"Shaw at Home," a conference of international scholars, which will take place mostly in the village of Ayot St. Lawrence north of London, reminds us that "Shaw's Corner" in Ayot was the Shaws' home longer, 44 years, than any other residence. "Shaw's Corner" is now maintained partly as a museum and as the stage for annual productions of Shaw's plays on the back lawn. The Shaws also had several residences in London, of course, and the conference will spend a day in London touring Shavian sites there, starting at the London School of Economics. The Keynote Address will be by Sir Michael Holroyd.
Keynote Address: Dr. Cary Wolfe, Rice University
Faculty Address: Dr. Peter Gibian, McGill University
Keynote speaker: Dr. Cary Wolfe (Bruce and Elizabeth Dunlevie Professor, Rice University)
The 25th Annual English Graduate Conference at Stony Brook University
February 9, 2013
Stony Brook Manhattan,
New York City
I long, as does every human being, to be at home wherever I find myself.--Maya Angelou
Now in its twenty-fifth year, Stony Brook University's English Graduate Conference is currently accepting paper proposals addressing the question of what it means to come home. What is a home, and what does the idea of being "at home" signify? What are the potential problems or benefits of being removed from home?
Possible areas of inquiry may include, but are not limited to, the following themes:
CFP: "I Live Here!: Redefining and Negotiating Notions of Public and Private"
North Carolina State University English Graduate Conference
Conference Dates: Feb 22-23, 2013
Abstracts Due: November 15, 2012
Abstracts: 300 words
We welcome submissions that investigates the relationship between public & private, personal and political. Submissions may re-frame existing and emerging research to interrogate the significance of the debate over public and private, as well as those that make strides toward understanding how our research might provide insight into our own current moment.
We invite manuscripts of scholarly articles (4000-6000 words) on any of the following: Bram Stoker, the novel Dracula, the historical Dracula, the vampire in folklore, fiction, film, popular culture, and related topics.
Submissions should be sent electronically (as an e-mail attachment in .doc or .rtf). Please indicate the title of your submission in the subject line of your e-mail.
Please follow the 2009 updated MLA style.
Contributors are responsible for obtaining any necessary permissions and ensuring observance of copyright.
Manuscripts will be peer-reviewed independently by at least two scholars in the field.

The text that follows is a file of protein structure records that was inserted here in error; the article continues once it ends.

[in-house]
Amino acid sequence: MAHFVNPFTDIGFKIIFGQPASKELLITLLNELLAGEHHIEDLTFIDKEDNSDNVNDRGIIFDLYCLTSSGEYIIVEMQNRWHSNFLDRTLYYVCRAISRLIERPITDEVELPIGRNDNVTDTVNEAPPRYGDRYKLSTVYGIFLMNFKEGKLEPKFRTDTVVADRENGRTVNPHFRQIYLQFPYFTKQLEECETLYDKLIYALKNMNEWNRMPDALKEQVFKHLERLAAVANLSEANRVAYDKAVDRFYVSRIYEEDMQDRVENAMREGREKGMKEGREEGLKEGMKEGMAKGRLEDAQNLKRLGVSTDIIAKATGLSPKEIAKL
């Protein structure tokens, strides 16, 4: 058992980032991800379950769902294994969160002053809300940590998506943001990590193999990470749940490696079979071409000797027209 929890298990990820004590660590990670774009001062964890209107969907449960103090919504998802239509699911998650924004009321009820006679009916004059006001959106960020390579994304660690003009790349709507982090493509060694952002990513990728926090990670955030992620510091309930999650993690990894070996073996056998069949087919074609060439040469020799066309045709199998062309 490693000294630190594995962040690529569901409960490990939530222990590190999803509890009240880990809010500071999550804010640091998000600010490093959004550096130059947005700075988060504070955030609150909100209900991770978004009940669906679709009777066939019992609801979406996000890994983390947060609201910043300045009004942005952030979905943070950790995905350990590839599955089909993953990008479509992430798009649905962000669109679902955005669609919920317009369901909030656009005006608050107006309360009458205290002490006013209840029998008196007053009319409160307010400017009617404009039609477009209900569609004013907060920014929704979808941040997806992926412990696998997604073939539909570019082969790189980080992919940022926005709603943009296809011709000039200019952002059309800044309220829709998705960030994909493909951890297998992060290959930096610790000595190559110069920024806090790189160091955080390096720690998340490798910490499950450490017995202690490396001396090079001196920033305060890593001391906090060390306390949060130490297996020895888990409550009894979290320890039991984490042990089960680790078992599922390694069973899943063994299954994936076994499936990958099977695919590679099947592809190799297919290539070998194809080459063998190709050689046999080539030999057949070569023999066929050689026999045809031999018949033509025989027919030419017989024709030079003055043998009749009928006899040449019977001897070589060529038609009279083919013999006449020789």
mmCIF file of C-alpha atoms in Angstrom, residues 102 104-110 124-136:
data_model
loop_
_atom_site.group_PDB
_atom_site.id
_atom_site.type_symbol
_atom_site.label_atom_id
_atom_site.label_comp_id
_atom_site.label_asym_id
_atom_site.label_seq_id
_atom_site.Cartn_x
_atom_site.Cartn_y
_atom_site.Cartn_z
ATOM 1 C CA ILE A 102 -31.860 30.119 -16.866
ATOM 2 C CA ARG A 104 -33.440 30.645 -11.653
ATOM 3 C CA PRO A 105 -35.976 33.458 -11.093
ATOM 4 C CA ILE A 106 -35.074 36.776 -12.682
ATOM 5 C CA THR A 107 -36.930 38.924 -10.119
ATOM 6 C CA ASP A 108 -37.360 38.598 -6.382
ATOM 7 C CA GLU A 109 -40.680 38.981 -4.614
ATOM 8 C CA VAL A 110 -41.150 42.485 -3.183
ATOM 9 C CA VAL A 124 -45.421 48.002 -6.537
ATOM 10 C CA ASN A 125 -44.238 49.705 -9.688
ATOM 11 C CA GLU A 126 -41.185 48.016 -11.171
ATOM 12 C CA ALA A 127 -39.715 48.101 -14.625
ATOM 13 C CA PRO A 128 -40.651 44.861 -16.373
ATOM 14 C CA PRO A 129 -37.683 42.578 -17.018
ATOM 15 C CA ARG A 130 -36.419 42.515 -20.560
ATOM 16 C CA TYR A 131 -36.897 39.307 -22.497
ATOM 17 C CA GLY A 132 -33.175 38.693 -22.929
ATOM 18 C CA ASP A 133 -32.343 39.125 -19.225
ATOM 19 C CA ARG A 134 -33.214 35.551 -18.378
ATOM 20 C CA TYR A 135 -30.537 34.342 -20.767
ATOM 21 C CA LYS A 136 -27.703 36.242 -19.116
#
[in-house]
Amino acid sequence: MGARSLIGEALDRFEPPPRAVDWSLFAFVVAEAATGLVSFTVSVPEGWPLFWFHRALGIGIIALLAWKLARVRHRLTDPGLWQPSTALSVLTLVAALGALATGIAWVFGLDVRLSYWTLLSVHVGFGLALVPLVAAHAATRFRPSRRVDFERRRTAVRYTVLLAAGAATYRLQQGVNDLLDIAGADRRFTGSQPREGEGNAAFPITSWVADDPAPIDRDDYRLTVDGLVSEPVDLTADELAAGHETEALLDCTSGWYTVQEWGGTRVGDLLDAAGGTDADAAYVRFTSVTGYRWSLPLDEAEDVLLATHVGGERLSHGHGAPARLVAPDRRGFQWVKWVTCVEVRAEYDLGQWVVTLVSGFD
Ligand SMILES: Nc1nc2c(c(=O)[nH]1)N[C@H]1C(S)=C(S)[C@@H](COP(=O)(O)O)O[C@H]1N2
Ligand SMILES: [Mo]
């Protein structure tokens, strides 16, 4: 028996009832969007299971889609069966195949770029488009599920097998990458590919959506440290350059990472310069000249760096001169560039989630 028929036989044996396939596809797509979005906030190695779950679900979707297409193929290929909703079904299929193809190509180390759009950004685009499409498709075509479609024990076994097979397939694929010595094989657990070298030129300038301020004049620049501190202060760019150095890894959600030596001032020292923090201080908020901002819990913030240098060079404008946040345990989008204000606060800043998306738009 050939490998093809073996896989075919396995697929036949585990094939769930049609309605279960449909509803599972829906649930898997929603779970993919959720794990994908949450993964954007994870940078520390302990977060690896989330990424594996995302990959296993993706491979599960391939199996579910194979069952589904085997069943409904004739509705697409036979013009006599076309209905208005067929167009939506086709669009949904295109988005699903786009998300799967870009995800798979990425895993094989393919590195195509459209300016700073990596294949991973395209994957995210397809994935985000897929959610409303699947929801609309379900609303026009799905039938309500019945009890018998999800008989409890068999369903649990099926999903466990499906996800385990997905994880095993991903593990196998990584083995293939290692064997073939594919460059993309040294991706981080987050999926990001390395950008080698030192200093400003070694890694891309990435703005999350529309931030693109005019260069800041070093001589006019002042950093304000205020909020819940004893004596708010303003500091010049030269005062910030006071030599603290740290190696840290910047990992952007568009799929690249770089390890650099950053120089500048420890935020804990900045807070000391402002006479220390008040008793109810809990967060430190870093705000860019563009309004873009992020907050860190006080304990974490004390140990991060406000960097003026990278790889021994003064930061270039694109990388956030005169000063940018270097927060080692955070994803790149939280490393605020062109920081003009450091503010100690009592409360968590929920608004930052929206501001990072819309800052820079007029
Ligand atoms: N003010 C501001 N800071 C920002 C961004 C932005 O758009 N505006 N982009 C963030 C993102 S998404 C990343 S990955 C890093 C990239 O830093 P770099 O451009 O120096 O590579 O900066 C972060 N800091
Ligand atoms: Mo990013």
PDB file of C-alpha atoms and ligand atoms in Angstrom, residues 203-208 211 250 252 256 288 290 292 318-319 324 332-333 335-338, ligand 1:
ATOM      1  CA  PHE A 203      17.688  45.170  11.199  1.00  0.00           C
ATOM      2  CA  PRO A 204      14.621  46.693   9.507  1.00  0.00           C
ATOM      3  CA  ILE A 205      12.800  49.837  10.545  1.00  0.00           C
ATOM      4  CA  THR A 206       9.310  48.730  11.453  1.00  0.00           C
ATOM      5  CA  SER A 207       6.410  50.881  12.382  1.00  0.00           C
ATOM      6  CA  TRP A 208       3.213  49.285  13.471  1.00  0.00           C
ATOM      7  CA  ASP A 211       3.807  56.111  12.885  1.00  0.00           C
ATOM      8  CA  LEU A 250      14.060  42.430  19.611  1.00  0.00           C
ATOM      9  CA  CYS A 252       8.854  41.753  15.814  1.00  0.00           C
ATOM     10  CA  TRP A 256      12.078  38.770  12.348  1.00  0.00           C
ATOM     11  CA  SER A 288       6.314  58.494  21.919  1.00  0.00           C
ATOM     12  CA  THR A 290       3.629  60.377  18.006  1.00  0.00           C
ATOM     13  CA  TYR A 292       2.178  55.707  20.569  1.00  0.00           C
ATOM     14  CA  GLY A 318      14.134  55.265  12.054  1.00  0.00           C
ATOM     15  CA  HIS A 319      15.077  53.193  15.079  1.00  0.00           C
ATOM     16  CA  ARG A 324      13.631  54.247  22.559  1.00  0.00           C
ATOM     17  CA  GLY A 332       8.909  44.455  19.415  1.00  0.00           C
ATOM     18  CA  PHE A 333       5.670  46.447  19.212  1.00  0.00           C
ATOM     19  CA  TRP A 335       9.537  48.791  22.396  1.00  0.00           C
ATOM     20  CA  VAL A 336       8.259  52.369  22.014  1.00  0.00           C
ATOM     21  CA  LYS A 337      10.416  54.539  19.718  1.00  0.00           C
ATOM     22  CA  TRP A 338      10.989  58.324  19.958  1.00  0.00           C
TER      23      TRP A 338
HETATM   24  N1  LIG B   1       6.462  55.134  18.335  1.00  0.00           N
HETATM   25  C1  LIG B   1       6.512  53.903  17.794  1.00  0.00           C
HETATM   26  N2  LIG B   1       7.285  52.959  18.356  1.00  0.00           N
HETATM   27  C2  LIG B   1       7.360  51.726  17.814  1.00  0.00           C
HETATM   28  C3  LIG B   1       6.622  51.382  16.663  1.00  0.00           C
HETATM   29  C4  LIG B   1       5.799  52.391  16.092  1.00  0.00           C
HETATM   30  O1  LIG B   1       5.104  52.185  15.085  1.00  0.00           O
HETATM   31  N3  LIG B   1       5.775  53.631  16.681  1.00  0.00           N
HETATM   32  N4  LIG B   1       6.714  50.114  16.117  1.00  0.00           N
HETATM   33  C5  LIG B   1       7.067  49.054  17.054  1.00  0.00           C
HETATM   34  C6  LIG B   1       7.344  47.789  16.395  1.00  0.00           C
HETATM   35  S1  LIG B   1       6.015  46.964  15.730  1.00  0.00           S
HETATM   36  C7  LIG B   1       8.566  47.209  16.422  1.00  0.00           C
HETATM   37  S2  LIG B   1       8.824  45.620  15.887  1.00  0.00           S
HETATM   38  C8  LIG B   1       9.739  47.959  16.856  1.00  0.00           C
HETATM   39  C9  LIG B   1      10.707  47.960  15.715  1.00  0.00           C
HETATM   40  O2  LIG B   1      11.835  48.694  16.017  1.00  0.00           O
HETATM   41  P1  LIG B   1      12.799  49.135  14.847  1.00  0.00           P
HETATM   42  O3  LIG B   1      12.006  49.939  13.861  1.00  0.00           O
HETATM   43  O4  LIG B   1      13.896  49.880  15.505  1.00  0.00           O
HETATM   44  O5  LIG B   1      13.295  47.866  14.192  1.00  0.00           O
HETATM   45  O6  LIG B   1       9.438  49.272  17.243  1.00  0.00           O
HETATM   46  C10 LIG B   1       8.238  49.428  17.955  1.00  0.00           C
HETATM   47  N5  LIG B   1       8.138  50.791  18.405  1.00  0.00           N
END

Copyright for published articles remains with the author.
The year 2013 brings with it a chance to put the teleological
bluster of 2012 behind us, to embrace a new era that asks us to
look ahead instead of back. This new year's connotations of
both bad luck and cosmic transition have provided us with the
opportunity to embrace the unexpected in our work, to discard
the old in favor of the new as we find new directions, or they
find us. Unexpected discoveries can be potentially devastating,
even world-rearranging, but they are always enlightening. This
year's conference supports the work of the many students who
will be pushing and transgressing boundaries in their work,
specifically boundaries from which there is no return once they
The GPS of Human Rights: Globalization, Technology, and Cultural Production (ACLA, Toronto, April 4-7)
Using GPS as a technology and its metaphor as a reference point, this seminar intends to examine, broadly speaking, representations of human rights on a global map of humans beings (individuals and groups/organizations) as well as texts (literature, film, and other cultural productions).
The University of Wisconsin-Madison's ninth annual Graduate Conference on Language and Literature (MadLit) will be held February 28–March 1, 2013. This year's conference, "Between Surface and Depth," investigates how humanistic disciplines articulate notions of superficiality and depth in their scholarly practices. Building from the debates surrounding Stephen Best and Sharon Marcus's "Surface Reading: An Introduction" (Representations 108.1 (Fall 2009): 1–21), this conference will explore the implications of using spatial models to conceptualize the location of meaning in language, literature, and discourse.
Straddling the geographic and cultural borders between Scotland and Ireland and sprawling over the many textual genres it incorporates, haunts and appropriates, Celtic Gothic remains a fertile and productive topic for contemporary scholarship which embodies a range of time periods, often benchmarked as moving from the writing of Hogg and Scott to present day. As much a hybrid as a double, the Gothic is a nexus and a thematic nuclear that lends itself well to an interrogation of Celtic culture. Following the success of the Spectral Gothic symposium in June 2012 at the University of Sunderland, proposals are invited for an interdisciplinary collection of essays oriented around "Celtic Gothic".